Edward Shanks

A Hollow Elm

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What hast thou not withstood,
Tempest-despising tree,
Whose bloat and riven wood
Gapes now so hollowly,
What rains have beaten thee through many years,
What snows from off thy branches dripped like tears?
Calmly thou standest now
Upon thy sunny mound;
The first spring breezes flow
Past with sweet dizzy sound;
Yet on thy pollard top the branches few
Stand stiffly out, disdain to murmur too.
The children at thy foot
Open new-lighted eyes,
Where, on gnarled bark and root,
The soft warm sunshine lies --
Dost thou, upon thine ancient sides, resent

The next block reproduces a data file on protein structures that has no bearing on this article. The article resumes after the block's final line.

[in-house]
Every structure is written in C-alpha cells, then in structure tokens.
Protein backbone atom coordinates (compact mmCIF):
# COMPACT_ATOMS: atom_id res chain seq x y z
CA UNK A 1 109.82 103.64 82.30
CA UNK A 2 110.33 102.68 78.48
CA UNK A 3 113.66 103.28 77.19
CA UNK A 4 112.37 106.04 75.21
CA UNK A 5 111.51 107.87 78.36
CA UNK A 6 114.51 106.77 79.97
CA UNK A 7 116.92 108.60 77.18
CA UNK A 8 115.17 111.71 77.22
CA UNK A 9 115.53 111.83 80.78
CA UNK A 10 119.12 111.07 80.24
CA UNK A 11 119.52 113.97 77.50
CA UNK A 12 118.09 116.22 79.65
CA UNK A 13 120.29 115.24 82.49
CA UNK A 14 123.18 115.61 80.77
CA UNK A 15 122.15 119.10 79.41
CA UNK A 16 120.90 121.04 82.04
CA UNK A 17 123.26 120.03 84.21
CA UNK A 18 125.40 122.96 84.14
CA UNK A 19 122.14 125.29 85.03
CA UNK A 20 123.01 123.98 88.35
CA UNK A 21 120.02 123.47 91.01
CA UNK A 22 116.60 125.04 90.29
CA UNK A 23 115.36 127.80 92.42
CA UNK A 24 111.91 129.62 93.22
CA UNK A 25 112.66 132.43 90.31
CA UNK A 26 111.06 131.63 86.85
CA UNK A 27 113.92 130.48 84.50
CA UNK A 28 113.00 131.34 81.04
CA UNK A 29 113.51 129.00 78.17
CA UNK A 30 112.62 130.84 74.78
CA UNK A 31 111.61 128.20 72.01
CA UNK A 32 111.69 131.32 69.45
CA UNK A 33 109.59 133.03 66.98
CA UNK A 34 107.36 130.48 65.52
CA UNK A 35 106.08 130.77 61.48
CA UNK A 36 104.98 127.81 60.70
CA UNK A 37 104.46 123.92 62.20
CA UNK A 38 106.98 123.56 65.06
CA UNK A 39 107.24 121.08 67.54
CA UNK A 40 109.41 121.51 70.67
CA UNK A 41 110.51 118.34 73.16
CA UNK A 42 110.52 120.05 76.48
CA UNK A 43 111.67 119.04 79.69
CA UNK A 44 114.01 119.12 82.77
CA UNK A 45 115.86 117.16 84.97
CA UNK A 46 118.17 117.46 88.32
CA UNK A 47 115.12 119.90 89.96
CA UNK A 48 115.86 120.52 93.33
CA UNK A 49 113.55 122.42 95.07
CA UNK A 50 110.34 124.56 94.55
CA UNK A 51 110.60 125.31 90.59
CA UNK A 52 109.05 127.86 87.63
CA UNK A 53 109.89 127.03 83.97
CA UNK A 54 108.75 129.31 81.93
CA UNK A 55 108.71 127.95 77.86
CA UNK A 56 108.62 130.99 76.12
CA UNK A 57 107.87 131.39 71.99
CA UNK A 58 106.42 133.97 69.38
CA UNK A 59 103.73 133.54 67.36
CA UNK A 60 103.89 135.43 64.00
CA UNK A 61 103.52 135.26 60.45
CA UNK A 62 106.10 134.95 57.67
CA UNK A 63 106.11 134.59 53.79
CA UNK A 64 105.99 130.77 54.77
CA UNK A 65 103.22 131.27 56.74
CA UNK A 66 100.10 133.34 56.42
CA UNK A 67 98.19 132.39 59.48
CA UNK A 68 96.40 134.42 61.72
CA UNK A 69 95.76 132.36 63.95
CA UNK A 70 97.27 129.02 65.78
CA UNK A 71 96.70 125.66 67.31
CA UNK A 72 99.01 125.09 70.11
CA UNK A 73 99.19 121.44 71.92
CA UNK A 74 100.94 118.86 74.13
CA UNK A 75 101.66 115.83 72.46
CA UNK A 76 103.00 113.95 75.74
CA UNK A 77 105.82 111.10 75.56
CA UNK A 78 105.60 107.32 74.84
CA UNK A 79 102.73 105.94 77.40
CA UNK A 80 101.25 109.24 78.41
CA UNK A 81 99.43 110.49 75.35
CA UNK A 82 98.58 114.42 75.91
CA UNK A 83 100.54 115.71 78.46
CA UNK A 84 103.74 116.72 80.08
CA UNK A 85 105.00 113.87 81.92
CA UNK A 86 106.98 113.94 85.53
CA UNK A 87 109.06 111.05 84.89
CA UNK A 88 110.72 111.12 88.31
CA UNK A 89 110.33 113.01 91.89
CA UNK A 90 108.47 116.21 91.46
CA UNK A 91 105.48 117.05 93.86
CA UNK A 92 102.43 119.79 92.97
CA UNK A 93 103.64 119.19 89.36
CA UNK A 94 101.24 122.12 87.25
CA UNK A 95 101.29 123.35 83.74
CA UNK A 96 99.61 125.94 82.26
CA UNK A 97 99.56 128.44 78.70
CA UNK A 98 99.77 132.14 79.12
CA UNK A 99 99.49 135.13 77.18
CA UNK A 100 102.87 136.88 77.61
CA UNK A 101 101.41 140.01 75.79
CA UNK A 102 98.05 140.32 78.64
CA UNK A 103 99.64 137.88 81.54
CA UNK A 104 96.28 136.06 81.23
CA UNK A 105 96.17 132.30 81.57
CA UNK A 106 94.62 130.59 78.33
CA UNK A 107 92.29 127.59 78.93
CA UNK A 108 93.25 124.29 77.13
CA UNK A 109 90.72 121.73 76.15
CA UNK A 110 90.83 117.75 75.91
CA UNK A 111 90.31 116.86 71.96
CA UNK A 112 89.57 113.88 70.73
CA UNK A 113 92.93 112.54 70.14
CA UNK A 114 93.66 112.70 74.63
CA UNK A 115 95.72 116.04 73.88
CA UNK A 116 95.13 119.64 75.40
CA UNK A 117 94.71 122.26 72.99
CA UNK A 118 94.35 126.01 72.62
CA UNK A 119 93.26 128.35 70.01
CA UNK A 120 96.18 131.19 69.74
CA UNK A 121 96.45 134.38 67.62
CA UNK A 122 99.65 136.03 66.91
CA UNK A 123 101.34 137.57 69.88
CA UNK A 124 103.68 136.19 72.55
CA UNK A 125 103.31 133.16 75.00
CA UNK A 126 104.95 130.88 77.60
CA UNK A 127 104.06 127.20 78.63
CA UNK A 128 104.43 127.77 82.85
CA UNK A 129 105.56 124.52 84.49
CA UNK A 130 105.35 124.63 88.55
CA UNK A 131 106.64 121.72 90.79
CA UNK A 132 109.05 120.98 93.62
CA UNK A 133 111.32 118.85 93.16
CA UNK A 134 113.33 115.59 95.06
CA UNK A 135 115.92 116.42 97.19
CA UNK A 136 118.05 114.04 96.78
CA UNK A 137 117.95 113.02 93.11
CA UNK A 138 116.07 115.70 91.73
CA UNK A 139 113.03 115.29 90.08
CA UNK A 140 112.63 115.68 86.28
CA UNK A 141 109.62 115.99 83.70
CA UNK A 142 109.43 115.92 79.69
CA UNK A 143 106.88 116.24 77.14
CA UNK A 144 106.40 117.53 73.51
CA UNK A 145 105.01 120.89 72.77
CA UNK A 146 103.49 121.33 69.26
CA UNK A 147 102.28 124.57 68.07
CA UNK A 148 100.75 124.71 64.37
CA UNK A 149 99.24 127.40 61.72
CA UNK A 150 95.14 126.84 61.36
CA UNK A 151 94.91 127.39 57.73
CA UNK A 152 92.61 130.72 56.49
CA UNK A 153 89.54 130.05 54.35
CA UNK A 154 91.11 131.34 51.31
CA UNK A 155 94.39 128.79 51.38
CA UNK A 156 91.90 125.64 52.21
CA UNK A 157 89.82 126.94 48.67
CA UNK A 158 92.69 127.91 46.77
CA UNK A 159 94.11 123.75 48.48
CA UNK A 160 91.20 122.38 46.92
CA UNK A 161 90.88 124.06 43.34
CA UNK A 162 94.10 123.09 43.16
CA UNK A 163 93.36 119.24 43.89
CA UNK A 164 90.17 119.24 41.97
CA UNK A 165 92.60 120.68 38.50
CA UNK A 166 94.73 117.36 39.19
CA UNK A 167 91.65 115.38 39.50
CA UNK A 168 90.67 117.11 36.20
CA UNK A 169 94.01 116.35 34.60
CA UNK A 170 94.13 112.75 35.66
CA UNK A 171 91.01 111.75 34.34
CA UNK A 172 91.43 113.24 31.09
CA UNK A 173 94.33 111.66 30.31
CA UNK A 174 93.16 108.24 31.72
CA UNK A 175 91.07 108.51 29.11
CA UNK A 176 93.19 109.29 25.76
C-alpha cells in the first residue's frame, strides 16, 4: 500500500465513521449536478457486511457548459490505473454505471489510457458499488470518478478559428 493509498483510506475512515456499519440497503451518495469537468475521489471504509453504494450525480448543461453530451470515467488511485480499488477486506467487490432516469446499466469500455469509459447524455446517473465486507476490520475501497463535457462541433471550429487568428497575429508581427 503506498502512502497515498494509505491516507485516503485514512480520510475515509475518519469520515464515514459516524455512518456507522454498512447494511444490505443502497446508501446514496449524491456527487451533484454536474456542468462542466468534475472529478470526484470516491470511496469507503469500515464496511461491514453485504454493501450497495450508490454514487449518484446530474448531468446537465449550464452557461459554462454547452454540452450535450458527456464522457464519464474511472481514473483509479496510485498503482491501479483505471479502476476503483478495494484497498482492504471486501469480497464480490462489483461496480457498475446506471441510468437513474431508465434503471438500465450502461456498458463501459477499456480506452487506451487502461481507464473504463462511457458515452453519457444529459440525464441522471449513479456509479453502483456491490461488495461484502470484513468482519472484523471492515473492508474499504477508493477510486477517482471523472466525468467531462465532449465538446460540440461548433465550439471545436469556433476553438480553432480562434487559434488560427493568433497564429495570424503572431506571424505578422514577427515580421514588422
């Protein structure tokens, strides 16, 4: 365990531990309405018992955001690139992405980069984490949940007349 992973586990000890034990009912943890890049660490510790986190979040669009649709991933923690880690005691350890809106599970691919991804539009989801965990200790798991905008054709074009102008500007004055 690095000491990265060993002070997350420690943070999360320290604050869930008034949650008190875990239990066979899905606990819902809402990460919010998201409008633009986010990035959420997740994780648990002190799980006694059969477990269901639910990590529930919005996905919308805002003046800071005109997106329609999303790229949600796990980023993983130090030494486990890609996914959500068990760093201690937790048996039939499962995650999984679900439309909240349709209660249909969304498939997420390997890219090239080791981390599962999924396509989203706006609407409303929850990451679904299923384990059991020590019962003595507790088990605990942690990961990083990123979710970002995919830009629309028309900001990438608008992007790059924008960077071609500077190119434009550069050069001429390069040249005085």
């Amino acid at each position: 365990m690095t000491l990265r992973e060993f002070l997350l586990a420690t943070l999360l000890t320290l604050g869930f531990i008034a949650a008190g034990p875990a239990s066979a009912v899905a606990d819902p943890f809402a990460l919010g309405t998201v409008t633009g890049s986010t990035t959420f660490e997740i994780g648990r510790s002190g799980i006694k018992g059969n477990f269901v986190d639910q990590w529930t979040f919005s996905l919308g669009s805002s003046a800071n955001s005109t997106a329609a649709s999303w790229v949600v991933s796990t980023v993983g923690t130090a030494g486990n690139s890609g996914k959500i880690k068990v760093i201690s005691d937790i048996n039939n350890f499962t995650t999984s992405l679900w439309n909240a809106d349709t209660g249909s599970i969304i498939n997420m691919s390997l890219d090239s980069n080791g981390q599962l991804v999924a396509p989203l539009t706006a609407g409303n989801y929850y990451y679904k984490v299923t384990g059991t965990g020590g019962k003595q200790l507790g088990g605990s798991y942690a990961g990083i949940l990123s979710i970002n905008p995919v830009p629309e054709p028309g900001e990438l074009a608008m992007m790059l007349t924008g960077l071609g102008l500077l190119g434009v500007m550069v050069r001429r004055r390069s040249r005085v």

The touch of youth, quick and impermanent?
These at the beck of spring
Live in the moment still:
Thy boughs unquivering,
Remembering winter's chill,
And many other winters past and gone,
Are mocked, not cheated, by the transient sun.
Hast thou so much withstood,
Tempest-despising tree,
That now thy hollow wood
Stiffens disdainfully
Against the soft spring airs and soft spring rain,
Knowing too well that winter comes again?

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Edward Shanks